Chaos in homeowner help plan

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Homeowners feel frustrated by the slow rollout of the Obama refinance plan.

“The plan is not as great as advertised (I’m a tax accountant so I’m not surprised),” says Beth Stahlberg, who owns a home in the Denver area.

Under the Obama administration’s Making Home Affordable program, homeowners can refinance their mortgages, even on houses that have lost value. There are a few catches: The borrower has to have a clean payment history, the current mortgage has to be guaranteed by Fannie Mae or Freddie Mac, and the new loan can’t be for more than 105 percent of the home’s current value. You can use Bankrate’s handy calculator to find out how your home’s value stacks up against your mortgage loan.

The program was conceived as a way to reward responsible homeowners who otherwise couldn’t refinance. Obama administration officials announced the plan’s outlines in mid-February; more than two months later, mortgage servicers are telling customers that they still await details. Homeowners say mortgage servicers provide contradictory information and quote high fees.

Stahlberg got a rate quote with higher-than-expected fees, and then, “overnight Fannie Mae had changed the program” and even more fees were tacked on. Fannie and Countrywide want origination and risk-adjustment fees of 4.25 percent of the loan amount, plus other closing costs.

After mulling it over for a few weeks, “I held my nose last week and signed on to refi,” she says. “We are locked and have dropped our 30-year fixed mortgage into a new 30-year loan that is 2 points lower than our current loan. Since we plan on being in this house for at least 30 years it is unpleasant, but we are ‘underwater’ and have no other option to drop our rate like that.”

Bankrate solicited e-mails from readers who have tried to get loans under the refinancing program. A few say they are satisfied. Most say they aren’t. Homeowners blame the chaos on the Obama administration, mortgage servicers and lenders, and Fannie and Freddie.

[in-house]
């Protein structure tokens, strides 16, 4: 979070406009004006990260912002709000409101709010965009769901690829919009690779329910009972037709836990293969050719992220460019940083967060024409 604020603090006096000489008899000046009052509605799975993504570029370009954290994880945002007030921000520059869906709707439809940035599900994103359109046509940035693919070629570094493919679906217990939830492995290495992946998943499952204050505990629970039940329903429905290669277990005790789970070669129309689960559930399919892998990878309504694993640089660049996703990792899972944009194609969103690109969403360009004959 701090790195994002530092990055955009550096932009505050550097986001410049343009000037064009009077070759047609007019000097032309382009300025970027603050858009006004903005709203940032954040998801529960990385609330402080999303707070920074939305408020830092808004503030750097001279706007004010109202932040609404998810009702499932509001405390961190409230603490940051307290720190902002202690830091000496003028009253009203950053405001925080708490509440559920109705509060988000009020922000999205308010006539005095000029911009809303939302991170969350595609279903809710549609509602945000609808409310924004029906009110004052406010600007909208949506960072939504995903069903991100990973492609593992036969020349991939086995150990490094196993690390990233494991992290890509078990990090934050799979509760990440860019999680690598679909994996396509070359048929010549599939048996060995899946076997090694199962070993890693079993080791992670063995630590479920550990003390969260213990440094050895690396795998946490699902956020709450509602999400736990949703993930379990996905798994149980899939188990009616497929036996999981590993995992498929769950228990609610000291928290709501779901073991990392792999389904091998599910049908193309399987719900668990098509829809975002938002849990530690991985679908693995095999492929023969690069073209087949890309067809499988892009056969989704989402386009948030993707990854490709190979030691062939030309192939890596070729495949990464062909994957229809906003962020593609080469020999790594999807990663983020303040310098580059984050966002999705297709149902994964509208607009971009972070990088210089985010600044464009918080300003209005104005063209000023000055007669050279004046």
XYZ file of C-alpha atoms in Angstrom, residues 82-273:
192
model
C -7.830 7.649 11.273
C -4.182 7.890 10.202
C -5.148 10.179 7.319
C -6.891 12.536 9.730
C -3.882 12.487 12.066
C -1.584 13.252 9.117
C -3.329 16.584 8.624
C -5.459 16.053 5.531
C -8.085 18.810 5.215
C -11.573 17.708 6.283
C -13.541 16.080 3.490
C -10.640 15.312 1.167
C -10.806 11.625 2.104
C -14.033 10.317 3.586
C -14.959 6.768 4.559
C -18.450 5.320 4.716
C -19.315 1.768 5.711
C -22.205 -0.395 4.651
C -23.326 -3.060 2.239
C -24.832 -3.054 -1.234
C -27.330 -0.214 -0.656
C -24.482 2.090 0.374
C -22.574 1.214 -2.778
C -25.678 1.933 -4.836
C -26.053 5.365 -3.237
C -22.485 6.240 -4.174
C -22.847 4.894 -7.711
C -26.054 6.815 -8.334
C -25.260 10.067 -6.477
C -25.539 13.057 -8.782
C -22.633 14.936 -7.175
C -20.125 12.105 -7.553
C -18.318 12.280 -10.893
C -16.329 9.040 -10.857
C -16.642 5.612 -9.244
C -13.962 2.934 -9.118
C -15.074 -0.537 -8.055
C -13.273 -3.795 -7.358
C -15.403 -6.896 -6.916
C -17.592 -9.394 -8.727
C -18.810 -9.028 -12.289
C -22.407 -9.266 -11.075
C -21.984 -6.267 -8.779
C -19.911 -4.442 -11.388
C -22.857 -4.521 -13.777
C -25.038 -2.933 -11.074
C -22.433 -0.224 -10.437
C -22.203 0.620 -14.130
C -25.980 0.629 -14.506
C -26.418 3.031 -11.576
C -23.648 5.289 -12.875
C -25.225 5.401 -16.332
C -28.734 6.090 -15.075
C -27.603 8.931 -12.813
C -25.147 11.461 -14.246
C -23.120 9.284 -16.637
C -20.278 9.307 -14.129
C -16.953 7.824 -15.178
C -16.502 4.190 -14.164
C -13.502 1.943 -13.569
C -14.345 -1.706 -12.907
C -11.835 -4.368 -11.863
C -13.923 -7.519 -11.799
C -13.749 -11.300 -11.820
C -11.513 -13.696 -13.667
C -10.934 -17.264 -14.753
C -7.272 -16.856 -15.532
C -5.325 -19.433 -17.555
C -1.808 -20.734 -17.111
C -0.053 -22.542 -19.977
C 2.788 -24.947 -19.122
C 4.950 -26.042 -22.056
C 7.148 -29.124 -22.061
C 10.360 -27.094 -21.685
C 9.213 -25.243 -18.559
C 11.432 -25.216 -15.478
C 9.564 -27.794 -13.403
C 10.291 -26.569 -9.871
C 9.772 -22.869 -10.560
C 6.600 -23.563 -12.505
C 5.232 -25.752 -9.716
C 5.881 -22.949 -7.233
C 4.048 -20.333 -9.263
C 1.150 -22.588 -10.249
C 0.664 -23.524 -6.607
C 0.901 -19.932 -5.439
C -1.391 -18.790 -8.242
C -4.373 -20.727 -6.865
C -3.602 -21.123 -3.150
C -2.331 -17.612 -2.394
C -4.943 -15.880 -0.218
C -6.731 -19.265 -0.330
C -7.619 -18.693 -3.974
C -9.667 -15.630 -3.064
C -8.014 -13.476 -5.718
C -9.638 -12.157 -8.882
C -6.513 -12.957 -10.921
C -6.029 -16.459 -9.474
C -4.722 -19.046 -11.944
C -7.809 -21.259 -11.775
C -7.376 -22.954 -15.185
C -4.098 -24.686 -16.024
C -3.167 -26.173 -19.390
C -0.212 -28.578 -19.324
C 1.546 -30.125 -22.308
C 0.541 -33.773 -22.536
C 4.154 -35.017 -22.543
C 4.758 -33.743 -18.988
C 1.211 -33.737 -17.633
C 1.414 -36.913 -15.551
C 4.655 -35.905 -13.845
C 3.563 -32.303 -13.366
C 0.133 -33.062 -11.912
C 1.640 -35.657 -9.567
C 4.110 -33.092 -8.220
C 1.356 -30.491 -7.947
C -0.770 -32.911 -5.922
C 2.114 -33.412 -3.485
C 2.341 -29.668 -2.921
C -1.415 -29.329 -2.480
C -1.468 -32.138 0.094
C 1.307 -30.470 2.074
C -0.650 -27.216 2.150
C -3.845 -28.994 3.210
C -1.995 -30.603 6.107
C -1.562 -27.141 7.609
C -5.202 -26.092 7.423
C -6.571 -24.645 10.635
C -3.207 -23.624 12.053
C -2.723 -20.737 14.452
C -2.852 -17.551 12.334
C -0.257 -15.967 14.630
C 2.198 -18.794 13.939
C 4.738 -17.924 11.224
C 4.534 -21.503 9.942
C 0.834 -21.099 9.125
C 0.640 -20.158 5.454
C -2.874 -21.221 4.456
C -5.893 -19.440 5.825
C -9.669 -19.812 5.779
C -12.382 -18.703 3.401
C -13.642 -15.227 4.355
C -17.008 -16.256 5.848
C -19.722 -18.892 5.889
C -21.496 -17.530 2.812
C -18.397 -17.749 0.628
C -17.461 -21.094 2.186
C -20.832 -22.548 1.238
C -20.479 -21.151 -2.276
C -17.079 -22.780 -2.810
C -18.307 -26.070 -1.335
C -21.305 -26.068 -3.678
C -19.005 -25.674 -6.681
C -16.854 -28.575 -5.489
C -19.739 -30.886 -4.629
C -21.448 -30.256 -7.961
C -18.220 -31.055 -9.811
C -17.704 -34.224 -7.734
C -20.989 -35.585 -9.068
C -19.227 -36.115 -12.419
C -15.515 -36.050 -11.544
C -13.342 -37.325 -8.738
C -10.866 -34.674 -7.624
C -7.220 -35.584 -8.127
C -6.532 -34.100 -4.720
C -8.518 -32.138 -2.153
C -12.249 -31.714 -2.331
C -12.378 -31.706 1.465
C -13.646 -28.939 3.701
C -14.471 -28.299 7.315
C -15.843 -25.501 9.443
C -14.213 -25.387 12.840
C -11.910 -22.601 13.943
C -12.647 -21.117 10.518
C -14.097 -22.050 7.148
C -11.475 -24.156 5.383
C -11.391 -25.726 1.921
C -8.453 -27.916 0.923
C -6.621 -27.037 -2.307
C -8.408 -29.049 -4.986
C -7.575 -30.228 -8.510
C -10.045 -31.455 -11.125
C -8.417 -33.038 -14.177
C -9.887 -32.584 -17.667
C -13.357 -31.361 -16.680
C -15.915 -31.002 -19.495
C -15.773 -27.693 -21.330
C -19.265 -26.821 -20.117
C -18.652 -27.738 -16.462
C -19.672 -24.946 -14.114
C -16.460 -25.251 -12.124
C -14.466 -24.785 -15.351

While it’s politically correct these days to blame the mortgage mess on borrowers who supposedly are uninformed, the people who shared their stories with Bankrate are a knowledgeable bunch. They often know more about the Obama refi plan than the mortgage company customer-service representatives who answer the phones.

“On March 27, I spoke to National City and they claimed the details were not available yet,” says a homeowner in Eagle, Idaho. “They were supposed to have called back already, but I am still waiting.”

Another homeowner, Collette Brown, tells a tale of confusion that began in March, when she contacted Bank of America, “and I was told that they weren’t ready to even evaluate anyone for the program until April 7.”

That’s because Fannie and Freddie updated their loan-underwriting software on the weekend of April 4 to incorporate changes under the Making Home Affordable refinancing plan. Brown says that she got a call from Bank of America the evening of April 7, and was told that her application “wouldn’t pass through their computer system” and that “I should wait for the Phase 2 of the Obama plan. I didn’t even know there (were) going to be phases!”

Indeed, for the Making Home Affordable plan, Bank of America and other lenders are refinancing loans in phases. In the first go-round, banks will refinance home loans that don’t have private mortgage insurance. In the second phase, banks will refinance home loans with mortgage insurance.

Bank of America Home Loans is dividing refinances into two phases for a couple of reasons, says the division’s president, Barbara Desoer. One is that there is more complexity involved in refinancing loans with mortgage insurance and it takes more time to set up those procedures and train employees. Another is that there are millions of people who hope to refinance and it helps to separate that vast workload into manageable chunks.

This isn’t just Bank of America’s policy. Under the Making Home Affordable program, most, if not all, lenders are refinancing noninsured mortgages first. They will refi insured mortgages later. But lenders are not describing this policy intelligibly.

Some borrowers come away with the impression that their loans are ineligible for refinancing under the plan, solely because they have private mortgage insurance. Others say they were told they can’t refi their insured mortgages because of a software glitch. Still others are told, usually erroneously, that their only option is to refinance into an FHA-insured loan — swapping private mortgage insurance for government mortgage insurance.

These stories come from customers of many banks, not just a few. Judging by the e-mails they write, these customers aren’t dumb. They understand complex explanations. The unavoidable conclusion is that the banks are doing a bad job of explaining their policies to customers. The borrowers listen carefully, and the lenders explain carelessly.

Bankrate has assembled a quiz to help homeowners determine if they are eligible for mortgage help under the Making Home Affordable plan and what steps to take if you are or are not.